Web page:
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Proving His Mettle in the Reagan Justice Dept.
"They wanted to find assistants who were sympathetic to [Reynolds's] causes so he couldn't possibly make that claim," said Alito's former colleague Joshua Schwartz, a law professor at George Washington University whose account was confirmed by four other former administration officials. "For affirmative action, it was Sam."
Alito had come to the solicitor general's office as a career lawyer in 1981, after a stint as an assistant federal appellate prosecutor in Newark. Initially, he was assigned to the less controversial area of his expertise, criminal law. But over time, he proved his conservative credentials. He gave money to the National Conservative Political Action Committee, which financed ads painting Democrats as liberal extremists. He donated to Jeffrey Bell, a 1982 GOP Senate primary candidate in New Jersey who opposed abortion and gun control and favored voluntary school prayer. And in 1983, he joined the conservative Federalist Society.
Among the society's featured speakers was Bork, who asserted that the Constitution protected only rights enumerated by the Framers -- a view that foes of his Supreme Court nomination would call threatening to civil rights, abortion rights and limits on police powers.
Any lingering doubts about Alito's commitment to the Reagan cause were put to rest in 1984, when he took over the civil rights agenda cases from a colleague who had left for private practice. Reynolds had branded Alito's predecessor, Carter Phillips, a "quota lover" for insisting on incremental attacks on affirmative action rather than a wholesale assault, Phillips recalled.
But Reynolds came to feel far more comfortable with the mild-mannered Alito. "I don't recall ever disagreeing with him," Reynolds said.
Alito proved his mettle to Reynolds and others in a case called Wygant v. Jackson Board of Education . The case involved a voluntary agreement by a Michigan school board with a history of discrimination to lay off whites ahead of blacks to preserve racial balance. A 1985 brief co-written by Alito argued that the Constitution prohibits the government from treating people differently based on race or gender merely to achieve diversity.
The Supreme Court rejected that broad argument, while striking down the Michigan layoff arrangement. But Solicitor General Charles Fried, who had taken over for Lee, raved about a phrase Alito had come up with to critique affirmative action. Baseball great Hank Aaron would not be regarded as the home-run king "if the fences had been moved in whenever he came to plate," Alito wrote.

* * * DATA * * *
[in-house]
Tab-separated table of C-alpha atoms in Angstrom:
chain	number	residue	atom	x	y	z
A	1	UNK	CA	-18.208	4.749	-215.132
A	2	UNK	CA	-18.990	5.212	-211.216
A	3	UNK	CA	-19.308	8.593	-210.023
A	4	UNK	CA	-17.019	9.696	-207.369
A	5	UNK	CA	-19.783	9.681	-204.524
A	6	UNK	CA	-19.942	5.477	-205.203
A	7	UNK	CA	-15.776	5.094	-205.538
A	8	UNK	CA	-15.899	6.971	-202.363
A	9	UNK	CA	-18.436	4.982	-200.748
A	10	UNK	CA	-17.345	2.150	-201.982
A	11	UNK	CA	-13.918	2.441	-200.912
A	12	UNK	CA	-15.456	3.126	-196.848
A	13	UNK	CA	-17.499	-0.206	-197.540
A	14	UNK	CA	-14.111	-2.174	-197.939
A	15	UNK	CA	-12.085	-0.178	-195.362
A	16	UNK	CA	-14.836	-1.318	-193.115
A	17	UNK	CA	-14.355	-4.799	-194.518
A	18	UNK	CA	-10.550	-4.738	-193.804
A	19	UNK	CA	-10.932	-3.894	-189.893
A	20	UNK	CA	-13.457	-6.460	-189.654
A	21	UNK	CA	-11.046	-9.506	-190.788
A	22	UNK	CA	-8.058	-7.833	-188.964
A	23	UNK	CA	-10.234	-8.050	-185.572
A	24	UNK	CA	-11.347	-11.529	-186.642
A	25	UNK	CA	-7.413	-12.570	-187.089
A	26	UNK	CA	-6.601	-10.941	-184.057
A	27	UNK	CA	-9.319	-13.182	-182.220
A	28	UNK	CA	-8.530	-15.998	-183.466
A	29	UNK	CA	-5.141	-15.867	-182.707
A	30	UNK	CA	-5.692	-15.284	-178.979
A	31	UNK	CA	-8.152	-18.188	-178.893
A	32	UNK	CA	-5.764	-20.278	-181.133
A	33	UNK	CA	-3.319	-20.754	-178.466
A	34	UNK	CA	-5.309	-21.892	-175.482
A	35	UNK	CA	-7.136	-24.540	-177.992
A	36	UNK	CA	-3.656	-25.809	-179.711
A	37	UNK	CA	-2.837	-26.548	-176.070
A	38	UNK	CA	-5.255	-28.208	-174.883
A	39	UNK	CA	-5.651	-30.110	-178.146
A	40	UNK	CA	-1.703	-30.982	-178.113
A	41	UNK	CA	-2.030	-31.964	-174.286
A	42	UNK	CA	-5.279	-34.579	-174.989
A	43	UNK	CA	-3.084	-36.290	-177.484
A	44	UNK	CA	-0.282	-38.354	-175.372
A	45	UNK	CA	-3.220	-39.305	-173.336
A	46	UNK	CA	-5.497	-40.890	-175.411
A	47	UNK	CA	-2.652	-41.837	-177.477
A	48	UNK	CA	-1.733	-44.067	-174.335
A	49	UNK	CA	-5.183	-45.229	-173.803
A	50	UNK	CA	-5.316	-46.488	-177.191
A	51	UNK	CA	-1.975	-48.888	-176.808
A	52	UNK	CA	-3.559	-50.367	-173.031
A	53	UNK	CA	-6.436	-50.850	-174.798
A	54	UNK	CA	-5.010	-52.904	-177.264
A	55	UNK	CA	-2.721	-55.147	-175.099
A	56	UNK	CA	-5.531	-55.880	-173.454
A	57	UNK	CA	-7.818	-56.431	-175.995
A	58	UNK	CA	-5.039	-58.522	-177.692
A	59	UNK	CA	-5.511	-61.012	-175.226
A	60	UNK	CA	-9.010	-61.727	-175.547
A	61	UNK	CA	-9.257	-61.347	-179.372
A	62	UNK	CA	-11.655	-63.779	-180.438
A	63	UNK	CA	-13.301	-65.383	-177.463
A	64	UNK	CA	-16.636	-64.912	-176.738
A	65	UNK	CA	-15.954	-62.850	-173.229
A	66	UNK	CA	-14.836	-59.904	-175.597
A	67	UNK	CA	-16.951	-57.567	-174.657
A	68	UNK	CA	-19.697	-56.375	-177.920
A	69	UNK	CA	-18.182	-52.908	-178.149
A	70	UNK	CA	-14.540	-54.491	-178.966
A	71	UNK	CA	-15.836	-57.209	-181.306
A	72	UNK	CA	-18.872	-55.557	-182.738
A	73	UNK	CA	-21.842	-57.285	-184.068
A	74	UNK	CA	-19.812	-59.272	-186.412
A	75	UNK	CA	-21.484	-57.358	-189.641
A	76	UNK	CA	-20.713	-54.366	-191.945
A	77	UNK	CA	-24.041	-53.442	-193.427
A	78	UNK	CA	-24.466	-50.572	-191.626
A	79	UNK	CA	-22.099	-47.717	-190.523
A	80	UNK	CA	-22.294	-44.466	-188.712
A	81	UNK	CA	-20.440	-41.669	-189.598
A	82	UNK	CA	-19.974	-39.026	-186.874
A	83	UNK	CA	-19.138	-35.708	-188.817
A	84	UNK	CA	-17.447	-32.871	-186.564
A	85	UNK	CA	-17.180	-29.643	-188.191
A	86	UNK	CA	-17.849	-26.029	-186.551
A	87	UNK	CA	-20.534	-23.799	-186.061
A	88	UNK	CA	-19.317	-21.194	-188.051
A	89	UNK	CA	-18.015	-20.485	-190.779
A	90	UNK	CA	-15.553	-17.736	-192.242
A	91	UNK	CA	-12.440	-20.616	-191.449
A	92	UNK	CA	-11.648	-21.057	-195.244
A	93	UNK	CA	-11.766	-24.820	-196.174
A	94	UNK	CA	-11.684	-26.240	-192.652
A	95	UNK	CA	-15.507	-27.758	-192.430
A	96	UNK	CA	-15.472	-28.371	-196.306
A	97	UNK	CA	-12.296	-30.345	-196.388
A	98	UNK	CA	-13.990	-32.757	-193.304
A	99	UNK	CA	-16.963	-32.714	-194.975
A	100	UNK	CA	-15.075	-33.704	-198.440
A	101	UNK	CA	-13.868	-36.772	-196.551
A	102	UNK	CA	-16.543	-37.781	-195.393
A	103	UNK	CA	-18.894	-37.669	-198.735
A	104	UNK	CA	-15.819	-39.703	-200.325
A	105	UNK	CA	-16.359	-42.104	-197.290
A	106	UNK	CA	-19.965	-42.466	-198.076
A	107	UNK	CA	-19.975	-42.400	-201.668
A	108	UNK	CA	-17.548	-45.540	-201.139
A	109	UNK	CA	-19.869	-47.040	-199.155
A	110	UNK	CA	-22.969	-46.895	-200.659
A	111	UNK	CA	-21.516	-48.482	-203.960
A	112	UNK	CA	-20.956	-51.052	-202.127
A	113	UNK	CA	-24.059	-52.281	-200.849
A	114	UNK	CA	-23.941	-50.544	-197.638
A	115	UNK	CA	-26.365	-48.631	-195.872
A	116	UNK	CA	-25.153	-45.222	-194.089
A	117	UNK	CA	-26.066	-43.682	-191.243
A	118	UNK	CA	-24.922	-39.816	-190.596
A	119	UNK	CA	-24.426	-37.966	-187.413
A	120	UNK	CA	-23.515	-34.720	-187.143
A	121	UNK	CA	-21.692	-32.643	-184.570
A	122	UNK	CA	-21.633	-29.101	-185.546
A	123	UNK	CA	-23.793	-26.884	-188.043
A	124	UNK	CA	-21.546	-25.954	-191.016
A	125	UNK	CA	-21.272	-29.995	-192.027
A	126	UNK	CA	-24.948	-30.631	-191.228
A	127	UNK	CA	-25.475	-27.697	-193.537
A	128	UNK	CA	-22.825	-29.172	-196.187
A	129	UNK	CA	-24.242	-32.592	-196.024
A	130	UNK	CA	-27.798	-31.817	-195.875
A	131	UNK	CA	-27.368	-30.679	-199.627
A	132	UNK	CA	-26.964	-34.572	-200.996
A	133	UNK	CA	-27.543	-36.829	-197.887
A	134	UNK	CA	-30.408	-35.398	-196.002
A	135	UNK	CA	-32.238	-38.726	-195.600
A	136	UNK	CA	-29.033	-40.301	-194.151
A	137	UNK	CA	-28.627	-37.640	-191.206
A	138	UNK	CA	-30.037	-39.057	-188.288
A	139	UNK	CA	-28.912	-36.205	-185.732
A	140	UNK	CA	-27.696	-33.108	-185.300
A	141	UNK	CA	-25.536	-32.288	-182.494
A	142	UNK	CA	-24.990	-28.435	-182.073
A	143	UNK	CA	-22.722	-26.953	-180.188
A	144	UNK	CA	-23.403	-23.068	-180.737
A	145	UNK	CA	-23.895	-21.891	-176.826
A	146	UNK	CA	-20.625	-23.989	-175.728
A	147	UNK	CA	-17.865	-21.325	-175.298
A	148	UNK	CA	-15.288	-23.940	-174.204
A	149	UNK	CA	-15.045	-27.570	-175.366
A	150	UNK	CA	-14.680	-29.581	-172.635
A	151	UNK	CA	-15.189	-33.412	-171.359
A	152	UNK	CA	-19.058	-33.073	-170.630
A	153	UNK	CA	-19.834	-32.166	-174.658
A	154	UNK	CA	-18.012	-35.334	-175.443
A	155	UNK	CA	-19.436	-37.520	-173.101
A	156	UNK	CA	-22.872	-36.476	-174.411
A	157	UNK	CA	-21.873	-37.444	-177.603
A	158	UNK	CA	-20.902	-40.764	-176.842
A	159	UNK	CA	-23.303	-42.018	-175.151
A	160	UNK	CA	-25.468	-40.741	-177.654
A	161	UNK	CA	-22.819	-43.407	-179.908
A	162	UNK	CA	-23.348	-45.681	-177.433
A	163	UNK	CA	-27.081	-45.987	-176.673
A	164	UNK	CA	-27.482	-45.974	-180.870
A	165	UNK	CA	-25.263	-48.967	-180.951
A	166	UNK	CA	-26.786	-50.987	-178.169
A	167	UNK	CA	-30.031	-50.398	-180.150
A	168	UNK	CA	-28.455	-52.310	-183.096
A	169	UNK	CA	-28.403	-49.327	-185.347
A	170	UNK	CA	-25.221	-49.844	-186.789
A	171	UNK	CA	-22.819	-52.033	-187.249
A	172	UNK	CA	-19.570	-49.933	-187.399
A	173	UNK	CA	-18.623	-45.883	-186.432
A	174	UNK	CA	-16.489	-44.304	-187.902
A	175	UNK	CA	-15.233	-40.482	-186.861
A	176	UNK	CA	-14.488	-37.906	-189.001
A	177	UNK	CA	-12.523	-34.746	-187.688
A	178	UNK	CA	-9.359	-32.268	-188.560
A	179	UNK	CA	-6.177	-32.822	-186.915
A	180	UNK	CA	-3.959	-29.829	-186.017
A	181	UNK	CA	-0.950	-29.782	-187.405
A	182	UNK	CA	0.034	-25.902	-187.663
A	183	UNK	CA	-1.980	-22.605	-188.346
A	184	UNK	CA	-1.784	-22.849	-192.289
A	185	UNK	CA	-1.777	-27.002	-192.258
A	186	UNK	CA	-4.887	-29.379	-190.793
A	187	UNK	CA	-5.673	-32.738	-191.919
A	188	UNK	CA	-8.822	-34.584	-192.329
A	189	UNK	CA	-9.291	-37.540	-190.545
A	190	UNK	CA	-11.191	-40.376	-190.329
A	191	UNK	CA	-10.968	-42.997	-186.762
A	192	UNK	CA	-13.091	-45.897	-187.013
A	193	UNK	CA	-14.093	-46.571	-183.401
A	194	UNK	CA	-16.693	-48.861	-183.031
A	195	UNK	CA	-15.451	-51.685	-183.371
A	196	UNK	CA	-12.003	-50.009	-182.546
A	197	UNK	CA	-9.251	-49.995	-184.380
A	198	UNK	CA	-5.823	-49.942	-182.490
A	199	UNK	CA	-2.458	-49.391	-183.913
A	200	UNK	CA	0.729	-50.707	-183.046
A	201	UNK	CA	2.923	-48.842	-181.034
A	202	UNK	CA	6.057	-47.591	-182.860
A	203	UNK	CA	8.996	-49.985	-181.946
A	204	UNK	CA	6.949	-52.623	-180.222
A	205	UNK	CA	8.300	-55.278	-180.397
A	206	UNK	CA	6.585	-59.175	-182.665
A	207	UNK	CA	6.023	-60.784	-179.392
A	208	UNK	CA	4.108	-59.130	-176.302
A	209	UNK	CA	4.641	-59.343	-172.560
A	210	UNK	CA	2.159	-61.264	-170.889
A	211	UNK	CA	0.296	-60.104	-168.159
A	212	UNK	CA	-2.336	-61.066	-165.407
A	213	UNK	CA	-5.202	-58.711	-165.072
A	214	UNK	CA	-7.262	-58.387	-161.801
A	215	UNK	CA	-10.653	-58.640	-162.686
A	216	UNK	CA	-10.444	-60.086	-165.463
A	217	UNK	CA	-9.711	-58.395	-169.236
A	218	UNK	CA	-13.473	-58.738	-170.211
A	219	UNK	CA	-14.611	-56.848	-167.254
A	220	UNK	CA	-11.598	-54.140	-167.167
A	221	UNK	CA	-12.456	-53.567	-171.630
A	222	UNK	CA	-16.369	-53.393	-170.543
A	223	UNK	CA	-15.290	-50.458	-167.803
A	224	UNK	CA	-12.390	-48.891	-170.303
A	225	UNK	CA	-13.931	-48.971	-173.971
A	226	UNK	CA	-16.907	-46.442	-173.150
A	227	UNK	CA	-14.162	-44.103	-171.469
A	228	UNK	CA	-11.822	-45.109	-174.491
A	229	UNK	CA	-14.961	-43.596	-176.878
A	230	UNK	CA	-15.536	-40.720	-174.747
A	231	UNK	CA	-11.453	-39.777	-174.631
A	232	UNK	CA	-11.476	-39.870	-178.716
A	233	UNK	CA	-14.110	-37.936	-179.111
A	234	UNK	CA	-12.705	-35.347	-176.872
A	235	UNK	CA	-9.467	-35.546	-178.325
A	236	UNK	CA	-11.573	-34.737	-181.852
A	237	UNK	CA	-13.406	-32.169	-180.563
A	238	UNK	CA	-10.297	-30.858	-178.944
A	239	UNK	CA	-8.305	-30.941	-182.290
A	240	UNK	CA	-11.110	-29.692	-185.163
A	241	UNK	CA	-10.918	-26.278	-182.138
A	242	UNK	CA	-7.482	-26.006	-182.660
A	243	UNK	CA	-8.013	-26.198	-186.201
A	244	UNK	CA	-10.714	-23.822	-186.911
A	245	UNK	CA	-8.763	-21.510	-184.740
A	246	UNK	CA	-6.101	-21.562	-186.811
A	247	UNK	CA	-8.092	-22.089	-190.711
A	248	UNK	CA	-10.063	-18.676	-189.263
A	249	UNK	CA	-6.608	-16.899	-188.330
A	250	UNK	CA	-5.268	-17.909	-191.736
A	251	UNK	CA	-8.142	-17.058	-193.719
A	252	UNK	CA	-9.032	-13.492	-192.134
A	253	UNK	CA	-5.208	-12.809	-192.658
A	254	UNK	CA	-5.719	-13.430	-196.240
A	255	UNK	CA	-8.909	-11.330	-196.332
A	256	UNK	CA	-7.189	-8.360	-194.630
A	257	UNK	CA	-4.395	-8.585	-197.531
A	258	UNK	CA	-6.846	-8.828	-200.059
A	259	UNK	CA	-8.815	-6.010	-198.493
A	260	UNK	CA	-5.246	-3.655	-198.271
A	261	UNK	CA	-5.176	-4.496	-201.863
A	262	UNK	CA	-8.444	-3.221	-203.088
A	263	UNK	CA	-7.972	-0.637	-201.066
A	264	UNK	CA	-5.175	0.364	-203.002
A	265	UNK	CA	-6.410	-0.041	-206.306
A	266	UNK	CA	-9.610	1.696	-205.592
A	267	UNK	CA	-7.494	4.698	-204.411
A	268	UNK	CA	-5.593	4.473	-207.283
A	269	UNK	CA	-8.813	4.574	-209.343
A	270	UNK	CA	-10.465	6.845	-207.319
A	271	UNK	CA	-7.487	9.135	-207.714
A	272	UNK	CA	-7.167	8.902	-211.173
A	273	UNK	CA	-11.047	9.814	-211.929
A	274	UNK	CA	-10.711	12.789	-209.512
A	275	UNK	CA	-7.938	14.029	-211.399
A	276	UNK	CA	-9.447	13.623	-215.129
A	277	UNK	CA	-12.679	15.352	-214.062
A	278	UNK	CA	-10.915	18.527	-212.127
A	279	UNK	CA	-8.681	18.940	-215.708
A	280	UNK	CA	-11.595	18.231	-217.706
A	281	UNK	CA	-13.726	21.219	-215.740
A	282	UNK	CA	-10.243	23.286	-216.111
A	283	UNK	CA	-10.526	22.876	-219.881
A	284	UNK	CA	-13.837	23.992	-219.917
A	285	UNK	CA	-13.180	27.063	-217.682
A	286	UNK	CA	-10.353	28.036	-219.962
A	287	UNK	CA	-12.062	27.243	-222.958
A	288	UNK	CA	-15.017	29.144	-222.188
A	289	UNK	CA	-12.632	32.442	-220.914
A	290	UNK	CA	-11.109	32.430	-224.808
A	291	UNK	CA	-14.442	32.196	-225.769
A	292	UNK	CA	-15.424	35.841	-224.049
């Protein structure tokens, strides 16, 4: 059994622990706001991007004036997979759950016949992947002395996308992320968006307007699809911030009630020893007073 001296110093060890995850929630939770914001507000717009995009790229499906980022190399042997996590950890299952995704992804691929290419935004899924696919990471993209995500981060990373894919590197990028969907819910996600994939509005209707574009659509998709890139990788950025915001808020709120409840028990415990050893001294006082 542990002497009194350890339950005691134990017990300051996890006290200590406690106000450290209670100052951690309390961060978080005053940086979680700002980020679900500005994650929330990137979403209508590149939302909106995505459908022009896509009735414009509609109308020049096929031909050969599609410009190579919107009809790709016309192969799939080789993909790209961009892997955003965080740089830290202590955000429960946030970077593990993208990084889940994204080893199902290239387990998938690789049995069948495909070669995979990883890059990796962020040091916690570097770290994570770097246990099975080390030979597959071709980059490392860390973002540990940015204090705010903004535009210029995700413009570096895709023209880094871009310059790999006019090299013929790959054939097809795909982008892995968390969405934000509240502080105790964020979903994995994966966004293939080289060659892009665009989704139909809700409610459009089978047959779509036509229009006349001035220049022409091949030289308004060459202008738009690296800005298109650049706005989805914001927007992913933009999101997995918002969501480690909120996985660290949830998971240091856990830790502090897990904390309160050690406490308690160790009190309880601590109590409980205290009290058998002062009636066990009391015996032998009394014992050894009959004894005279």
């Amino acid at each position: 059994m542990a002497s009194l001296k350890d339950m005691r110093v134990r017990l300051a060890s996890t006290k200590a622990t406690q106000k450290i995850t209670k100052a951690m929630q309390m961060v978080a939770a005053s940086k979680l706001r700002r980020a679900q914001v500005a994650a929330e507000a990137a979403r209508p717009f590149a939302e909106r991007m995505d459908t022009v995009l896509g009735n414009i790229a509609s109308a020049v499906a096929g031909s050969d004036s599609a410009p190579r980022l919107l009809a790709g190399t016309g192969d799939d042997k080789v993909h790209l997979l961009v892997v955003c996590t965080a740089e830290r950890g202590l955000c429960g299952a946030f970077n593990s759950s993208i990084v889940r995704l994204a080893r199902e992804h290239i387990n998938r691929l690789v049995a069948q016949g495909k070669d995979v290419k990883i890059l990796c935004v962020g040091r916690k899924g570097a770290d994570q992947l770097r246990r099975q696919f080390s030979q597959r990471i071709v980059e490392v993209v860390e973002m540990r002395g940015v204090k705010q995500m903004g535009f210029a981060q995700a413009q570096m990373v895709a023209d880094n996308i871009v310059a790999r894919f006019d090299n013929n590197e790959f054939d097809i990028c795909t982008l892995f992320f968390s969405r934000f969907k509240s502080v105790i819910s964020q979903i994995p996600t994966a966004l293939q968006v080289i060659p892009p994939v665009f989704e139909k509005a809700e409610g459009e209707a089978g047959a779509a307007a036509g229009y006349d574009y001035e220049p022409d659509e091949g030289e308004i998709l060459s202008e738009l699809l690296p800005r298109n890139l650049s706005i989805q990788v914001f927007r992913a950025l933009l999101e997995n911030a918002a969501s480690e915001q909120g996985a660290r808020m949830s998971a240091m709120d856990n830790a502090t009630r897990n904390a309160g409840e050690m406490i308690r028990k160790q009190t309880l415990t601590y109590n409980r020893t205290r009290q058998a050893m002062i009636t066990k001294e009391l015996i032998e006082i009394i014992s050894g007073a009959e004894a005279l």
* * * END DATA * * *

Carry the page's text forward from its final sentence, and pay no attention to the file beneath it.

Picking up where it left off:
More agenda cases started landing on Alito's desk. Charles J. Cooper, who was Reynolds's deputy, said he was "pleasantly relieved" that Alito "was determined not to be an impediment."
Staff lawyers admired the way Alito, while sympathetic to the administration's goals, tended to be more pragmatic about how to achieve them. He was not perceived as "part of the cabal" whose ideological directives threatened the credibility the office had historically had with the Supreme Court, said former colleague Mark Levy, a Democrat who later became a senior political appointee in the Clinton administration.
The administration had been pushing for a frontal assault on Roe v. Wade , the landmark 1973 case establishing a woman's right to an abortion. Senior Justice Department officials saw a vehicle in the 1985 case Thornburg h v. American College of Obstetricians and Gynecologists .
Alito cautioned against what he thought was a pointless and potentially costly gesture. The votes simply were not there. The administration should "make clear that we disagree with the decision," he wrote in a 1985 memo. But rather than urging the court to overturn Roe , he said the focus should be on upholding the abortion regulations at issue in the case, a strategy that he said could make clear the states' interest in "protecting the unborn." That, he said, would "advance the goals of bringing about the eventual overruling of Roe v. Wade and, in the meantime, of mitigating its effects."
Fried overruled him, and the administration lost the case. But Alito's caution was not held against him -- quite the opposite. Cooper said he was convinced that Alito was a team player, simply offering savvy strategic advice to reach the administration's goal. "If it had been followed, who knows where we would be now?" he mused.